As much of the world's attention is turned toward the COVID-19 pandemic and the crisis in Ukraine, the conflict that has engulfed Syria for 11 years has been largely forgotten, says the Vatican's representative in Syria.
Cardinal Mario Zenari said in an interview with Vatican News that it was "sad to see, repeated in Ukraine, the same harrowing images of pain seen in Syria".
He cited: "homes destroyed, deaths, millions of refugees, the use of unconventional weapons such as cluster bombs, the bombing of hospitals and schools. Seeing the exact same descent into hell as seen in Syria."
In Geneva on March 18, the head of the UN commission said that Syrians will confront additional hardship due to the Ukraine crisis.
Paulo Pinheiro, who chairs the International Independent International Commission of Inquiry on the Syrian Arab Republic, presented a report to the 49th UN Human Rights Council session being held until April 1 in Geneva, as Syria entered the 11th year of its conflict.
He said the country faces the fight against coronavirus with "very weak medical facilities to face a pandemic."
He said more than 90 percent of the remaining population in Syria is living in poverty, with 12 million food insecure and an unprecedented 14.6 million in need of humanitarian access.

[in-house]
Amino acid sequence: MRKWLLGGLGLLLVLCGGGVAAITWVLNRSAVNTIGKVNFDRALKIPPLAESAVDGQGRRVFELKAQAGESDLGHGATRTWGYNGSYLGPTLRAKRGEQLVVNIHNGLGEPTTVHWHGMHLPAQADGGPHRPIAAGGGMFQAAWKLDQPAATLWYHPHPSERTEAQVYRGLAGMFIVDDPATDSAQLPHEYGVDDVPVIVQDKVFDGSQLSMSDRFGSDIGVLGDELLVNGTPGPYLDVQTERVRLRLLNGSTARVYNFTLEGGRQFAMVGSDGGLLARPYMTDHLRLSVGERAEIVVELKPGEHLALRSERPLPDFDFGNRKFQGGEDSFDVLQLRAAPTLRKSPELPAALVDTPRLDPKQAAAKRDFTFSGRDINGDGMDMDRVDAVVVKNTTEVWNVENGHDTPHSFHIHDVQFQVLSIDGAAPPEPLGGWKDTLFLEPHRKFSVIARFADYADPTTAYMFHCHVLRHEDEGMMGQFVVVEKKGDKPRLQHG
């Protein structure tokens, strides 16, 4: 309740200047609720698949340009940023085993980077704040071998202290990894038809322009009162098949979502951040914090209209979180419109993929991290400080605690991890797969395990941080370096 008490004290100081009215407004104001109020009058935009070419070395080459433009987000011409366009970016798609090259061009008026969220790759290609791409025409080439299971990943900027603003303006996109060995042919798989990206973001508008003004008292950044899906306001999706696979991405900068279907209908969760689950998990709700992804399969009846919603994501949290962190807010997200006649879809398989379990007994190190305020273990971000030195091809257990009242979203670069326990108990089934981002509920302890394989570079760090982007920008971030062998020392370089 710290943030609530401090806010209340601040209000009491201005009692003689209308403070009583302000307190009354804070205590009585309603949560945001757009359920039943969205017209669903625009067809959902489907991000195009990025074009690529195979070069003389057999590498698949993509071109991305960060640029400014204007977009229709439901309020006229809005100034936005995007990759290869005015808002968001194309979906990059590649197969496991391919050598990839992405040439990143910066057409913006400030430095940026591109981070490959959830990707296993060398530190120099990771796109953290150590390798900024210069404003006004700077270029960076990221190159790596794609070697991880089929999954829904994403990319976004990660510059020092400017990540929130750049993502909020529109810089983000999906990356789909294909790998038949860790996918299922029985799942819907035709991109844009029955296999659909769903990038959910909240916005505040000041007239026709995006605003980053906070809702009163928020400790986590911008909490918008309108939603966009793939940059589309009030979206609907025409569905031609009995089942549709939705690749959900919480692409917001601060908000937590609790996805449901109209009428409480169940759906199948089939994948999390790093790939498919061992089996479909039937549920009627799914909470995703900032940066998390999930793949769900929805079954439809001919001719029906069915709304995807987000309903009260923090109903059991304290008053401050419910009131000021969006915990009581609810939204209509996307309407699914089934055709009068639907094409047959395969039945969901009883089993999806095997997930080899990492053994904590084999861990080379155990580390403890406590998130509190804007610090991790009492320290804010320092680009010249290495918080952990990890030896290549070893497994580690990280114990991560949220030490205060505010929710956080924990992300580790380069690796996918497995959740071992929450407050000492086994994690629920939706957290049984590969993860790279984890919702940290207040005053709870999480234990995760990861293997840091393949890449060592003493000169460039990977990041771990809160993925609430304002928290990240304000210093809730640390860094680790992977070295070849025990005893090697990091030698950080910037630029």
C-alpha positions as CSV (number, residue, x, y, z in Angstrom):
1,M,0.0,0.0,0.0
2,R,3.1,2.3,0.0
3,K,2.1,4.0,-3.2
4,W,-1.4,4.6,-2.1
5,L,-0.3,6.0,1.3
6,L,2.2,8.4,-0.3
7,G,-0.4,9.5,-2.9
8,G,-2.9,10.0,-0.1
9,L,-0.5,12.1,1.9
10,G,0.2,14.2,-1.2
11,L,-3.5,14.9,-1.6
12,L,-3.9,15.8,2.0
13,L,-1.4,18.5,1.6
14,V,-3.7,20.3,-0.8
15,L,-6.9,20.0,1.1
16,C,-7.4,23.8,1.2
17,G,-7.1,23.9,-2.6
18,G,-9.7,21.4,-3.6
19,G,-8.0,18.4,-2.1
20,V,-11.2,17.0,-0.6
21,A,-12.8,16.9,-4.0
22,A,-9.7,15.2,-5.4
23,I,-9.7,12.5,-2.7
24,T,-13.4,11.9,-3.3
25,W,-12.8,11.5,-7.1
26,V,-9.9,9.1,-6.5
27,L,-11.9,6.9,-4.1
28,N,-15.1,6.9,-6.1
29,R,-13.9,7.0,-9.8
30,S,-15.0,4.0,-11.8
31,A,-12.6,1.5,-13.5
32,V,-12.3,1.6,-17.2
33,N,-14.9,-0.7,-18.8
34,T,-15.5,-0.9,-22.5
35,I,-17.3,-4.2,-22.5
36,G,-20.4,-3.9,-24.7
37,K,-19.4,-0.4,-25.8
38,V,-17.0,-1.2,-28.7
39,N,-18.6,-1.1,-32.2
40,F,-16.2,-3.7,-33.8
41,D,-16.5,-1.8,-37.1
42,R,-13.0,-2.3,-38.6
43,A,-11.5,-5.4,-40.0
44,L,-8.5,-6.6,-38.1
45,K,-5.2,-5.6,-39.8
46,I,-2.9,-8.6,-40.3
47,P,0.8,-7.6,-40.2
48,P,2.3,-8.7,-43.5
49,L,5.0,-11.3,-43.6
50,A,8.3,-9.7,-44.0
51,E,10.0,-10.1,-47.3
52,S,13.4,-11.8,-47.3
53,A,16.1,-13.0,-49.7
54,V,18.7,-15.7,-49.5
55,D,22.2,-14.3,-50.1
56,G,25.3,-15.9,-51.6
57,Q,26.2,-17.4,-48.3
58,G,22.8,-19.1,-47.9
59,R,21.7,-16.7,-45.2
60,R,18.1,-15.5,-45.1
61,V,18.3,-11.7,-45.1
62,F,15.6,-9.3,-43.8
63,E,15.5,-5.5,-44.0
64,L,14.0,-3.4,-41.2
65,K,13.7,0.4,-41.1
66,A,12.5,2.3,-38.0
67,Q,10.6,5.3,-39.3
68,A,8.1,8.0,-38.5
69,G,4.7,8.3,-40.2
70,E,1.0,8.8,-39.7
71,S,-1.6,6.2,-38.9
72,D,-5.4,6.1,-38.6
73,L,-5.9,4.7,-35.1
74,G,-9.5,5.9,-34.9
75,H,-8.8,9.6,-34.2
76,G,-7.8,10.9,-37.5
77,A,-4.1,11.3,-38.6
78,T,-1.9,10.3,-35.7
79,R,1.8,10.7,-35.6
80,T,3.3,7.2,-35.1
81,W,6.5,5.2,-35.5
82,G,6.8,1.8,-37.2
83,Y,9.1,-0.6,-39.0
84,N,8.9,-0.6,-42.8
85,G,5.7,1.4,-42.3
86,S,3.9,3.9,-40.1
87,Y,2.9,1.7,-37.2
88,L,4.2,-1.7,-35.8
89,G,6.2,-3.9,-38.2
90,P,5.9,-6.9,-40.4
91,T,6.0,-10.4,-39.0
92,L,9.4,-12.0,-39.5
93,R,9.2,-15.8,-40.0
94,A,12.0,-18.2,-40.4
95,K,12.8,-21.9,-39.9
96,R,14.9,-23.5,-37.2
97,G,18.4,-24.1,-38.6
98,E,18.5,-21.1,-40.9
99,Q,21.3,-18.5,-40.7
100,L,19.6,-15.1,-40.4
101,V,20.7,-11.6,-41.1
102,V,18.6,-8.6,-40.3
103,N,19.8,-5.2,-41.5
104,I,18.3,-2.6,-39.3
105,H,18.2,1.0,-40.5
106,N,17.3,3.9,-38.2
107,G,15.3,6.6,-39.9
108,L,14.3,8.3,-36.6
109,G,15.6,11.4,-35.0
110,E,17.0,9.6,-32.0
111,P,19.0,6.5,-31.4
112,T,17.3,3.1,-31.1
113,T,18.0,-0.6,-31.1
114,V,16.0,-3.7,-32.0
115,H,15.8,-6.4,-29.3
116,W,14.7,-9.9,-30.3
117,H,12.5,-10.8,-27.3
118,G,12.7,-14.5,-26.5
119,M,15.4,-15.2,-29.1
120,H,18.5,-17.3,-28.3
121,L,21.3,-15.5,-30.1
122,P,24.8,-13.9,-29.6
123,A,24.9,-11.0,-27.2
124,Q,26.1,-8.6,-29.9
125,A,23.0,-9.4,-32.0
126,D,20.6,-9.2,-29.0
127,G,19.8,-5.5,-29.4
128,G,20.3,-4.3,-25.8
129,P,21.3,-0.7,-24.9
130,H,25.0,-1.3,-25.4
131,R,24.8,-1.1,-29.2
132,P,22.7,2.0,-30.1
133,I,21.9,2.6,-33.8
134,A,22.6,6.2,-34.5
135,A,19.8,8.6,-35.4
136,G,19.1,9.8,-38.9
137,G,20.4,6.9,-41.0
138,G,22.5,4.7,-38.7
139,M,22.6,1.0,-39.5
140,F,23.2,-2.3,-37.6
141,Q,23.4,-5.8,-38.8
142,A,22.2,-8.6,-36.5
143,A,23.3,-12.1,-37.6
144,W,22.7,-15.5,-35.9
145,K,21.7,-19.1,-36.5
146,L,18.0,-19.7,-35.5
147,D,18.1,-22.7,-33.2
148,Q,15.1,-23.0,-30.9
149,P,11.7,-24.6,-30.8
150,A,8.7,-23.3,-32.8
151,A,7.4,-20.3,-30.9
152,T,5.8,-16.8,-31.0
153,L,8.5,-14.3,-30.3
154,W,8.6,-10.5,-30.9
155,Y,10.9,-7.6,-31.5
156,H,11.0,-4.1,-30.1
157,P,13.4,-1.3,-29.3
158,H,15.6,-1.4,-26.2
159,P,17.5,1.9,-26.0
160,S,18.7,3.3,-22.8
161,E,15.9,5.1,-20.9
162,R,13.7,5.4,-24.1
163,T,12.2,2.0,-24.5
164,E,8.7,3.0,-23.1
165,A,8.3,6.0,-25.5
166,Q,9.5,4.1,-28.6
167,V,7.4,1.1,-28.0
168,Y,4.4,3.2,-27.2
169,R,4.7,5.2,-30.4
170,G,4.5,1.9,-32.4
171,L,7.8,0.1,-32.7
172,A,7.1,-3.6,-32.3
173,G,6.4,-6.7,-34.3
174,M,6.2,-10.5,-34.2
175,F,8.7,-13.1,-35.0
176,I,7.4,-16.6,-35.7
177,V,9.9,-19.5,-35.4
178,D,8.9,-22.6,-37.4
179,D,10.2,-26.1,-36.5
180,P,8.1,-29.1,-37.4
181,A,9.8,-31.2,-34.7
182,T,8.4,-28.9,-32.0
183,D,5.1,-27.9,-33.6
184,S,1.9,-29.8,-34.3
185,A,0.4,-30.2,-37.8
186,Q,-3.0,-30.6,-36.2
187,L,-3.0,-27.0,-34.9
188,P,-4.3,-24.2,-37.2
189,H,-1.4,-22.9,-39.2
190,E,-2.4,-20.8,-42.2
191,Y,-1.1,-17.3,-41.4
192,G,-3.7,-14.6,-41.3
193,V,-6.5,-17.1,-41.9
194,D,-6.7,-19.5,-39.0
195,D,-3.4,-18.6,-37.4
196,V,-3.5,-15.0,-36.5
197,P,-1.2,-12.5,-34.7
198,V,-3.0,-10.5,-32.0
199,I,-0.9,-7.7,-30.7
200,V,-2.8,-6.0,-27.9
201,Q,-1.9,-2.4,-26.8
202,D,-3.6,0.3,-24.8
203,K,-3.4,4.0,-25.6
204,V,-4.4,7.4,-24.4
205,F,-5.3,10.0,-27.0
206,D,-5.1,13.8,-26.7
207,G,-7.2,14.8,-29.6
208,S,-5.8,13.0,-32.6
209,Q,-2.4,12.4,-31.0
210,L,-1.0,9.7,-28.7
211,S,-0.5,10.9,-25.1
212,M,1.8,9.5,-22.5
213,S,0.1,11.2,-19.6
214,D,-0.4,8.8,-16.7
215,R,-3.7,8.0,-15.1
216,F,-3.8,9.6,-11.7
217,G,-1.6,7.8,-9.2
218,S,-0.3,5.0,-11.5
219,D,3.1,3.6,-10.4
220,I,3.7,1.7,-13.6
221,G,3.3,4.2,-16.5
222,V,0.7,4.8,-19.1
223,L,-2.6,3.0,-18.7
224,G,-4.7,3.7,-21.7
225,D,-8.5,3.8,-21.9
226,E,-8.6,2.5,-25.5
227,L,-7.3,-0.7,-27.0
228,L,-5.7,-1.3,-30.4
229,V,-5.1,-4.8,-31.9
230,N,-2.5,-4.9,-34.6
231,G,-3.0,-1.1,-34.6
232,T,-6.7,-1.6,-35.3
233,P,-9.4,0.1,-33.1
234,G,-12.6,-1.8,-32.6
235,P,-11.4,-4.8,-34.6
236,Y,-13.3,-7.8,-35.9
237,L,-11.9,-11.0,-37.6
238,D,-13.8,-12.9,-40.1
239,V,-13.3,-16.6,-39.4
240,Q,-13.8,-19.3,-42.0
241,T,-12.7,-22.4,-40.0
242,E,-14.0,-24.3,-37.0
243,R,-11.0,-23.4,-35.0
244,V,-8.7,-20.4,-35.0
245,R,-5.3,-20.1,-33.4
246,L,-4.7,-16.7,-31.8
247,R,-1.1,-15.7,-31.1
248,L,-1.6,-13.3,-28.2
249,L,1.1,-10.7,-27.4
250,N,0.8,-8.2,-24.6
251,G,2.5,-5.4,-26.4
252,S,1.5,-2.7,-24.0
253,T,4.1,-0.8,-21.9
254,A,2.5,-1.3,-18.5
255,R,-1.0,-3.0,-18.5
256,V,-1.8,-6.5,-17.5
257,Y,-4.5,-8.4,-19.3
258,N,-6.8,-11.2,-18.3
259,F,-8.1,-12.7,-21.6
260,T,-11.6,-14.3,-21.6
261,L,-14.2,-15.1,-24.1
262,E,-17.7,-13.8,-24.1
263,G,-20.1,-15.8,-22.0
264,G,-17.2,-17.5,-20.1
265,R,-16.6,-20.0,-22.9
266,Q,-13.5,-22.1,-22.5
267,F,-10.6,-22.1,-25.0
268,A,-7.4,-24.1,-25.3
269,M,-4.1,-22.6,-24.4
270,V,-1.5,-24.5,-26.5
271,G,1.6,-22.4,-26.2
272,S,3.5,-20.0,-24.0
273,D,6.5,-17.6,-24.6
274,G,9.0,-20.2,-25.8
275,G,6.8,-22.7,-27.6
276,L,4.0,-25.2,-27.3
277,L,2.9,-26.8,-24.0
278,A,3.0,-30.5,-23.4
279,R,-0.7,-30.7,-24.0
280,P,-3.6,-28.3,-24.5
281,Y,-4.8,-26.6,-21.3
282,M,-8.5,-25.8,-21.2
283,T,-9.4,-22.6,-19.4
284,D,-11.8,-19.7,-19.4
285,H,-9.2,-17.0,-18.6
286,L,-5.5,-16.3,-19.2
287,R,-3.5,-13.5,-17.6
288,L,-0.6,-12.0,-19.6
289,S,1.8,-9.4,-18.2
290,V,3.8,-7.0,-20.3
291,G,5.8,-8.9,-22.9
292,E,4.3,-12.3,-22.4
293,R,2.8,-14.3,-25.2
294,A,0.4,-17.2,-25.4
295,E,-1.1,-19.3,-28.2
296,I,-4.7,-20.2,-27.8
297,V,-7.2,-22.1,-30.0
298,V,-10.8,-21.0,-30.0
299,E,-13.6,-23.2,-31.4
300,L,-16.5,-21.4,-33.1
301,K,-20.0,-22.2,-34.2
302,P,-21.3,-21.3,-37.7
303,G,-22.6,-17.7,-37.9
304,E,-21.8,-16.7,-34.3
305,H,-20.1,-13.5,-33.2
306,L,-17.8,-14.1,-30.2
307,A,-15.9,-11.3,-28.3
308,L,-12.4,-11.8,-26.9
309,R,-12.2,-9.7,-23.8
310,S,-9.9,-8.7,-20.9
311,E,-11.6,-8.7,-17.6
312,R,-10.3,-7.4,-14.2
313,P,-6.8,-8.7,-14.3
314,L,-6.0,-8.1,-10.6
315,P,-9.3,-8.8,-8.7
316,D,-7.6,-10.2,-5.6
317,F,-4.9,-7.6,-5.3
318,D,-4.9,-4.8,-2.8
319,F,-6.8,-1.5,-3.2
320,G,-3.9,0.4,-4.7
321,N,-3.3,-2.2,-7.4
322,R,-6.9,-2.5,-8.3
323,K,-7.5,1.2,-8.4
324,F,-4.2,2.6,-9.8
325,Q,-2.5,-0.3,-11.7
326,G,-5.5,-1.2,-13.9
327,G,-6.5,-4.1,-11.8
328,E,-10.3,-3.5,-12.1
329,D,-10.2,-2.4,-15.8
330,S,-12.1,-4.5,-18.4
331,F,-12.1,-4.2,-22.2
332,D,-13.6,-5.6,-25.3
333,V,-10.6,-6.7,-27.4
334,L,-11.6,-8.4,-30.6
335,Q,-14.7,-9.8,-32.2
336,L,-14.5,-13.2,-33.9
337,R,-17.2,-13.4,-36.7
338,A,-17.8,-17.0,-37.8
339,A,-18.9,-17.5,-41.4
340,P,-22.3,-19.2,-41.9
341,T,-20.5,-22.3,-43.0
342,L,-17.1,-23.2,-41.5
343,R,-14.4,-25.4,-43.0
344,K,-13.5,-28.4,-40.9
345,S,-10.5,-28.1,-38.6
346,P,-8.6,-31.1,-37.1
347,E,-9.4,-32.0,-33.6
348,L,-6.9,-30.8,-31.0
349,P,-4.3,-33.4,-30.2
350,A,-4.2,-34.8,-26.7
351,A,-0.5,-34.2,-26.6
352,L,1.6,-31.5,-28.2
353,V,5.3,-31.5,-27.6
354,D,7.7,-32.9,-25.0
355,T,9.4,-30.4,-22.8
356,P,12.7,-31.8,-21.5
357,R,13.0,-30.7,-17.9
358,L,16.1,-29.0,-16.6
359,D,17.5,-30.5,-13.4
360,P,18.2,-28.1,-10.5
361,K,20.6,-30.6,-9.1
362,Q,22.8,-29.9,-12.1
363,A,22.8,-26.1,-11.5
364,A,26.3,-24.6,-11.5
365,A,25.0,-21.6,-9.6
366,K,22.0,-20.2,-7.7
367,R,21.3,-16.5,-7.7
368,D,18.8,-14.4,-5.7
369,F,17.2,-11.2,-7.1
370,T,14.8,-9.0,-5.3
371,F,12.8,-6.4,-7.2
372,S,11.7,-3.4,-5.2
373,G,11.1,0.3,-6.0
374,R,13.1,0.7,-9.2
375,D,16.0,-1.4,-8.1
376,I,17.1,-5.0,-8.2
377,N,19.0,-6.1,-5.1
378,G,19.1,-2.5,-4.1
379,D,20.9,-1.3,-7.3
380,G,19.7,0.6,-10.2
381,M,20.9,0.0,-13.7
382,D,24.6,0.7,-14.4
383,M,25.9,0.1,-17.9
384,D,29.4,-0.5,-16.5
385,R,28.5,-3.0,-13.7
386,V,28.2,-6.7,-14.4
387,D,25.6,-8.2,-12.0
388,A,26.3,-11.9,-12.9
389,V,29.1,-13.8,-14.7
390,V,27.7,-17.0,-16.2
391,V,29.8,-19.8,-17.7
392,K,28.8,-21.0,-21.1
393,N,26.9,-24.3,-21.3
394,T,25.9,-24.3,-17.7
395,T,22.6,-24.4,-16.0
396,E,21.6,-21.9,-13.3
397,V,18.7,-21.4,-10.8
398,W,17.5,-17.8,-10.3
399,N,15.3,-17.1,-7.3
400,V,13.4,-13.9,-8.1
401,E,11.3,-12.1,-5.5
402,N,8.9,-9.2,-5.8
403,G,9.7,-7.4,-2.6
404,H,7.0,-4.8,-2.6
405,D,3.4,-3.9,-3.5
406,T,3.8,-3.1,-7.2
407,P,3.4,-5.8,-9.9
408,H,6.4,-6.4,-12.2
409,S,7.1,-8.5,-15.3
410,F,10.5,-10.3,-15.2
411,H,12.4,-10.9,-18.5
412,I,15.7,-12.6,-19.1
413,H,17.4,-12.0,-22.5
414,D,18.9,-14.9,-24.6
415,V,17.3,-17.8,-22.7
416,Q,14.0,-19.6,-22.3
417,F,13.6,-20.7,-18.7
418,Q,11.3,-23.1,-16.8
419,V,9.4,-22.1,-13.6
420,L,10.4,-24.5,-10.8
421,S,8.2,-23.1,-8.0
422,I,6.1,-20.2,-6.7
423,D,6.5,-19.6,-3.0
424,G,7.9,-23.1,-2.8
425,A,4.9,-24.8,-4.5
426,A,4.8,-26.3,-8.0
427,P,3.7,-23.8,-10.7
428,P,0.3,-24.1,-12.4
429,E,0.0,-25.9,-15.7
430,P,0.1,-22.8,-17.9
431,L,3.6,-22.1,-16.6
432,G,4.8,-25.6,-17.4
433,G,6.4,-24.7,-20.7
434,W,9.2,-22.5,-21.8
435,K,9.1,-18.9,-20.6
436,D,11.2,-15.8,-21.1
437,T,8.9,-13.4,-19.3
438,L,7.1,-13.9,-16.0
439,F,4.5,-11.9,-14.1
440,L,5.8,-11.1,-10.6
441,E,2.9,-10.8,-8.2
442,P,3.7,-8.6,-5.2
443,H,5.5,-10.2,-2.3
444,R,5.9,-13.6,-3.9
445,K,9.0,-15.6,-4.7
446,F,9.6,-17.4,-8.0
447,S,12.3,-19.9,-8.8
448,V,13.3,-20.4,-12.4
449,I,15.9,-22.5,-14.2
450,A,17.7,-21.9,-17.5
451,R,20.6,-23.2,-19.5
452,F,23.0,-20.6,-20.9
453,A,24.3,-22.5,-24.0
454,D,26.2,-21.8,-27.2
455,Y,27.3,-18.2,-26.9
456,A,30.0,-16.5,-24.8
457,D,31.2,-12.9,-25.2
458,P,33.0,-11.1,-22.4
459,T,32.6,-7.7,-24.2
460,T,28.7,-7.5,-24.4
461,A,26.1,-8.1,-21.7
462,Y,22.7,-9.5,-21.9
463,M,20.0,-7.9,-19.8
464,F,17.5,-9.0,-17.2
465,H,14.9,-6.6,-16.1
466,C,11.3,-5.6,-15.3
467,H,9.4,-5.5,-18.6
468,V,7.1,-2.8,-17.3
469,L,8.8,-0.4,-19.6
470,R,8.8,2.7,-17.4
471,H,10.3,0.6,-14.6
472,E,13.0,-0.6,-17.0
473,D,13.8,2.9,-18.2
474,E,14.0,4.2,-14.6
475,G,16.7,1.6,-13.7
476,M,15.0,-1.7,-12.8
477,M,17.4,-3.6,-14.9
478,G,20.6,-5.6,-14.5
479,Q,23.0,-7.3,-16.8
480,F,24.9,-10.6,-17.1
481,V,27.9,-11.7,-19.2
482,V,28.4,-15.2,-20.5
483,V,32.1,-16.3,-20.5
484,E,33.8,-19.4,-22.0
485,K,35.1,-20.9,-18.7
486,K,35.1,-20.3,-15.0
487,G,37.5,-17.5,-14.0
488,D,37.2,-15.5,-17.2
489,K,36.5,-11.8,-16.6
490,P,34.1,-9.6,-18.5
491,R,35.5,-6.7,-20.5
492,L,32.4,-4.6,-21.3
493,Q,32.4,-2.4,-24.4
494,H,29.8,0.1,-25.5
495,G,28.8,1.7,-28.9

Meanwhile, in an interview with Vatican News published March 16, Cardinal Zenari said the 11th anniversary of the war was "a sad anniversary, first of all, because the war is not over yet and also because for a couple of years now, Syria seems to have disappeared from the media radar.
"First the Lebanese crisis, then COVID-19, and now the war in Ukraine have taken its place."
11 YEARS OF WAR
The war in Syria – a conflict that has led to half a million deaths – began 11 years ago, on March 15, 2011.
"Don't let hope die," said Zenari, the Apostolic Nuncio to Syria, as he continued to denounce violence, poverty and neglect.
According to a March 15 report by the UK-based Syrian Observatory for Human Rights, an estimated 610,000 people have died in the conflict.
More than 2.1 million people have been injured and an estimated 13 million have either fled or have been displaced within the country.
Cardinal Zenari said hope was "gone from the hearts of so many people," especially young people, "who see no future in their country."
"A nation without young people, and without qualified ones at that, is a nation without a future," he said. "The Syrian catastrophe is still the most serious man-made humanitarian disaster since the end of the Second World War."
The Italian cardinal said the protracted nature of the conflict, coupled with current events in other parts of the world, have not only "turned the attention of the international community elsewhere," but also the attention of the media.
"Until a couple of years ago, I used to receive phone calls from various parts of the world for interviews and information on the Syrian conflict," he said. "Now the phone is no longer ringing. This is another great misfortune that has happened to Syria: falling into obscurity. This obscurity is hurting people a lot."